Why Stress Hurts Your Concentration

Stress affects neurons in prefrontal cortex that manage working memory

(RxWiki News) It is well known that stress can make it harder to concentrate. Math problems, for example, are more difficult when a person is stressed out. Until recently, researchers were not sure why.

A new animal study suggests that stress affects neurons involved with the working memory in the brain. These neurons are in an area of the brain called the prefrontal cortex (PFC).

When stressed, the activity of these neurons actually changes making it more difficult to solve problems.

"Ask your psychologist about healthy ways to manage stress."

The study was led by David Devilbiss, PhD, of the University of Wisconsin - Madison Department of Psychology.

"Based on drug studies, it had been believed stress simply suppressed prefrontal cortex activity," said study co-author Craig Berridge, PhD. "These studies demonstrate that rather than suppressing activity, stress modifies the nature of that activity."

The researchers put rats in the maze with chocolate marking the path to the exit. Without stress, the rats completed the maze about 90 percent of the time.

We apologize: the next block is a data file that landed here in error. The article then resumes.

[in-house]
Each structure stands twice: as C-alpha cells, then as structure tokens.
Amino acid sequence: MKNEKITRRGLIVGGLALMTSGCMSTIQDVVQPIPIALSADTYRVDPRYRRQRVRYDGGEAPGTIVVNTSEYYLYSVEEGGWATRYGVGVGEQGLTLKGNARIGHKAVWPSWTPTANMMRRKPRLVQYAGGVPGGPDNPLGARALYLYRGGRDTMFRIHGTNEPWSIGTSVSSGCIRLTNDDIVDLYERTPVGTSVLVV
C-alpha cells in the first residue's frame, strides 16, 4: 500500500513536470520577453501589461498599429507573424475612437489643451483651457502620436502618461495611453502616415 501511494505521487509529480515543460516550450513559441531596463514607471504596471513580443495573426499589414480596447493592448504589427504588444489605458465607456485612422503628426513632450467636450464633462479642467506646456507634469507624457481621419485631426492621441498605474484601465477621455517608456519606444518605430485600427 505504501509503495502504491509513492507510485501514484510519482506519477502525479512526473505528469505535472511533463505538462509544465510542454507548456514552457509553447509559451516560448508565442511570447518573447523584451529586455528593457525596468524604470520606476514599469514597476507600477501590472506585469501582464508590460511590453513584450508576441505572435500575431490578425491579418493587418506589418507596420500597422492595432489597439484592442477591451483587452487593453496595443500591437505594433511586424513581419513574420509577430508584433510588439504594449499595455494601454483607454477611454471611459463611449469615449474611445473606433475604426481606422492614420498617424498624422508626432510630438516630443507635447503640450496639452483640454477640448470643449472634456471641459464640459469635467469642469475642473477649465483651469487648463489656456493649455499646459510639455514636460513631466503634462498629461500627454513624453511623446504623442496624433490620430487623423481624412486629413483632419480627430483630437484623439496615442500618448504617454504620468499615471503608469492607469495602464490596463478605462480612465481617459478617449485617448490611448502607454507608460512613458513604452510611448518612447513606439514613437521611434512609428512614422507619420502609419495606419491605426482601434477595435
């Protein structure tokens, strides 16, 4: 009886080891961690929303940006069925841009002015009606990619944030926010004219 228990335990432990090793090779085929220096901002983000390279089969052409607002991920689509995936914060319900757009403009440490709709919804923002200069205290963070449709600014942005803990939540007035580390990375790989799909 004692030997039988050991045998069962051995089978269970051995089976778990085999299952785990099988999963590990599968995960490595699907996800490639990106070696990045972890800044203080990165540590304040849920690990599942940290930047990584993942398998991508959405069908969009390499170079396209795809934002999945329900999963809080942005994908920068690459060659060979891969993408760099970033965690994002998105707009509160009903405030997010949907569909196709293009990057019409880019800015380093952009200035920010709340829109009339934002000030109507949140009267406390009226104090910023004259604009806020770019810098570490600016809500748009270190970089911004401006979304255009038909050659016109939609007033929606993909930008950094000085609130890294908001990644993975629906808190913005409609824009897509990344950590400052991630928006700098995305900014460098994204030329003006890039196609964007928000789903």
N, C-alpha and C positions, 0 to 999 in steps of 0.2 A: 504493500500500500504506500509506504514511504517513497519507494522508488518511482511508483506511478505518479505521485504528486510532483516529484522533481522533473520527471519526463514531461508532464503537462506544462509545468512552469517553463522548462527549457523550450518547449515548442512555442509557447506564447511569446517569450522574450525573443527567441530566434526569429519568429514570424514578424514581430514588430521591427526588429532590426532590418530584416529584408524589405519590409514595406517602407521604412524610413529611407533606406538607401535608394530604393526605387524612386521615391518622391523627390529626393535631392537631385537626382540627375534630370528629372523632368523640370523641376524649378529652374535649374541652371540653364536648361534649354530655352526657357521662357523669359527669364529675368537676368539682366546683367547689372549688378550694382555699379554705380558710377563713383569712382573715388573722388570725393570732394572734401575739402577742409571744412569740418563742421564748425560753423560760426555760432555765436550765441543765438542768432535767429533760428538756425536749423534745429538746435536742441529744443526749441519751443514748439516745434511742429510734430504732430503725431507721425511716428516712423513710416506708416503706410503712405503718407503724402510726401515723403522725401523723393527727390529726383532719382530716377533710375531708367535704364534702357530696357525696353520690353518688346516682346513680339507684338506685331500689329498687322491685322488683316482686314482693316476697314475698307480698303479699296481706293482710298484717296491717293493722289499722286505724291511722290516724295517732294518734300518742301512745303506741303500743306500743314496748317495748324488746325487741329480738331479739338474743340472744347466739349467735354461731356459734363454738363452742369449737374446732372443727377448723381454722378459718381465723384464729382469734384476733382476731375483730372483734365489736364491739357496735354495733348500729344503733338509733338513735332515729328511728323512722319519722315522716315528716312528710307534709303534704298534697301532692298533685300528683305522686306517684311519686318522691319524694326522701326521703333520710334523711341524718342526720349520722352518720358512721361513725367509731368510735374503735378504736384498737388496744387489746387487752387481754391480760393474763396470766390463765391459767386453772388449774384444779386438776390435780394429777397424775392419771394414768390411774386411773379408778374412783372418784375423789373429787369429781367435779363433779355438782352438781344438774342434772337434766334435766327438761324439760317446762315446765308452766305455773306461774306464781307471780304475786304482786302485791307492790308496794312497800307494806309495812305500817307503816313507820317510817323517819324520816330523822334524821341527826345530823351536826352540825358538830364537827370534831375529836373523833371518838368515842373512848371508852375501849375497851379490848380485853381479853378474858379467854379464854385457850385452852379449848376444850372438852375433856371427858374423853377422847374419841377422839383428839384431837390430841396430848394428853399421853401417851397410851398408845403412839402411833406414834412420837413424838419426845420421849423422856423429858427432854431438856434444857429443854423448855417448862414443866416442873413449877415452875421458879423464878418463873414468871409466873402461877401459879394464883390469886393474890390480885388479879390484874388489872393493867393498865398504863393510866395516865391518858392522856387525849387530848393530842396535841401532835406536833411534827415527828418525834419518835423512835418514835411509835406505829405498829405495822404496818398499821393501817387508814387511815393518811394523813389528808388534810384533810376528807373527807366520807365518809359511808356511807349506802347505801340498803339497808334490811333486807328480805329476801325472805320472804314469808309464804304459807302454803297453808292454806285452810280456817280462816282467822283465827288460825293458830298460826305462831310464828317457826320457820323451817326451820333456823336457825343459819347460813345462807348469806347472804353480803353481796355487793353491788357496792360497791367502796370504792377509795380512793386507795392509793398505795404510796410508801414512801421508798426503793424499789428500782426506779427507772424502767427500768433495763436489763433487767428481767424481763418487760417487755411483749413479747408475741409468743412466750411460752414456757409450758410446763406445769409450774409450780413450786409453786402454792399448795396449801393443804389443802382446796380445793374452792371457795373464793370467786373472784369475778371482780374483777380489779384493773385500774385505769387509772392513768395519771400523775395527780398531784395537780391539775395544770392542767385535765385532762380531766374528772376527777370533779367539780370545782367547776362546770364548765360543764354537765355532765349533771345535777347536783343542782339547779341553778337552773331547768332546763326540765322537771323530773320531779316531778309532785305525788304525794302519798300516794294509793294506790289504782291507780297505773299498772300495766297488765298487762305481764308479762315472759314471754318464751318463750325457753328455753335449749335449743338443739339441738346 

However, when a very loud and stress-inducing ‘white noise’ sound was played, the rats only completed the maze 65 percent of the time.

By measuring the electrical signals in the brains of the rats, researchers were able to pinpoint a specific group of neurons in the PFC part of the brain that regulates how long information is stored in the neurons. What they found is that as these neurons changed their activity under stress, the PFC was not able to hold information for as long.

These changes in neuron activity resulted in the rats becoming easily distractible.

More research is necessary in order to understand the neuronal activity in humans, but researchers believe that there are great safety implications involved with understanding how stress affects the brain’s ability to concentrate.

"Stress plays a role in more than half of all workplace accidents, and a lot of people have to work under what we would consider a great deal of stress," adds Devilbiss. "And now we know that this distraction is happening at the level of individual cells in the brain."

The study was published September 13, 2012 in the journal PLOS Computational Biology and was funded by the University of Wisconsin - Madison.

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Review Date: 
September 14, 2012